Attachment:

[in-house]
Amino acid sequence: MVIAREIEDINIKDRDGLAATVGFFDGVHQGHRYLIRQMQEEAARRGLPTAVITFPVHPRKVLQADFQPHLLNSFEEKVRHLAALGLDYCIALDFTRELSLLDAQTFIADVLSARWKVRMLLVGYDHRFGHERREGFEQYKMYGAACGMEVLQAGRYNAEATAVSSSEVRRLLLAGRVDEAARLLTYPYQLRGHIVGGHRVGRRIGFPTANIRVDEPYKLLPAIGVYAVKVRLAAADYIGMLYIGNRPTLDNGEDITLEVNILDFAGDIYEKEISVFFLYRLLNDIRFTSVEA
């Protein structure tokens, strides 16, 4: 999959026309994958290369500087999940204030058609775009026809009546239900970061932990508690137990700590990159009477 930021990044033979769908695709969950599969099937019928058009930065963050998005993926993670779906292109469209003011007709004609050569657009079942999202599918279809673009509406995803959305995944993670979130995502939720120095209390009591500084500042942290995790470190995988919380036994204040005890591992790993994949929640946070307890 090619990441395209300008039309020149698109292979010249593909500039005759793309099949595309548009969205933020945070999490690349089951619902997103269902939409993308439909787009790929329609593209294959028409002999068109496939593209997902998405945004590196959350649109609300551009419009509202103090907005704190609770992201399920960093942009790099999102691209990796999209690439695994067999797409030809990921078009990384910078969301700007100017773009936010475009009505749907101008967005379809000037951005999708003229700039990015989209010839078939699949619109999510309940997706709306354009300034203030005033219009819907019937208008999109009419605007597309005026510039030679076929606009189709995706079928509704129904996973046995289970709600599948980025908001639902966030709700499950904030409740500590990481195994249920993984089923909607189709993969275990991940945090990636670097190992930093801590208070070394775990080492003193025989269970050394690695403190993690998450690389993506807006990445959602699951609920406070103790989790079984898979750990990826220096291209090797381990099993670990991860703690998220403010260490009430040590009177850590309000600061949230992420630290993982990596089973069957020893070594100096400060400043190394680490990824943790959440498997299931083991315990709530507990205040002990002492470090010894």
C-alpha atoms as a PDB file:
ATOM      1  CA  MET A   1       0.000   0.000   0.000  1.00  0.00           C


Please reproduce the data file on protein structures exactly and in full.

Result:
[in-house]
Amino acid sequence: MVIAREIEDINIKDRDGLAATVGFFDGVHQGHRYLIRQMQEEAARRGLPTAVITFPVHPRKVLQADFQPHLLNSFEEKVRHLAALGLDYCIALDFTRELSLLDAQTFIADVLSARWKVRMLLVGYDHRFGHERREGFEQYKMYGAACGMEVLQAGRYNAEATAVSSSEVRRLLLAGRVDEAARLLTYPYQLRGHIVGGHRVGRRIGFPTANIRVDEPYKLLPAIGVYAVKVRLAAADYIGMLYIGNRPTLDNGEDITLEVNILDFAGDIYEKEISVFFLYRLLNDIRFTSVEA
């Protein structure tokens, strides 16, 4: 999959026309994958290369500087999940204030058609775009026809009546239900970061932990508690137990700590990159009477 930021990044033979769908695709969950599969099937019928058009930065963050998005993926993670779906292109469209003011007709004609050569657009079942999202599918279809673009509406995803959305995944993670979130995502939720120095209390009591500084500042942290995790470190995988919380036994204040005890591992790993994949929640946070307890 090619990441395209300008039309020149698109292979010249593909500039005759793309099949595309548009969205933020945070999490690349089951619902997103269902939409993308439909787009790929329609593209294959028409002999068109496939593209997902998405945004590196959350649109609300551009419009509202103090907005704190609770992201399920960093942009790099999102691209990796999209690439695994067999797409030809990921078009990384910078969301700007100017773009936010475009009505749907101008967005379809000037951005999708003229700039990015989209010839078939699949619109999510309940997706709306354009300034203030005033219009819907019937208008999109009419605007597309005026510039030679076929606009189709995706079928509704129904996973046995289970709600599948980025908001639902966030709700499950904030409740500590990481195994249920993984089923909607189709993969275990991940945090990636670097190992930093801590208070070394775990080492003193025989269970050394690695403190993690998450690389993506807006990445959602699951609920406070103790989790079984898979750990990826220096291209090797381990099993670990991860703690998220403010260490009430040590009177850590309000600061949230992420630290993982990596089973069957020893070594100096400060400043190394680490990824943790959440498997299931083991315990709530507990205040002990002492470090010894």
C-alpha atoms as a PDB file:
ATOM      1  CA  MET A   1       0.000   0.000   0.000  1.00  0.00           C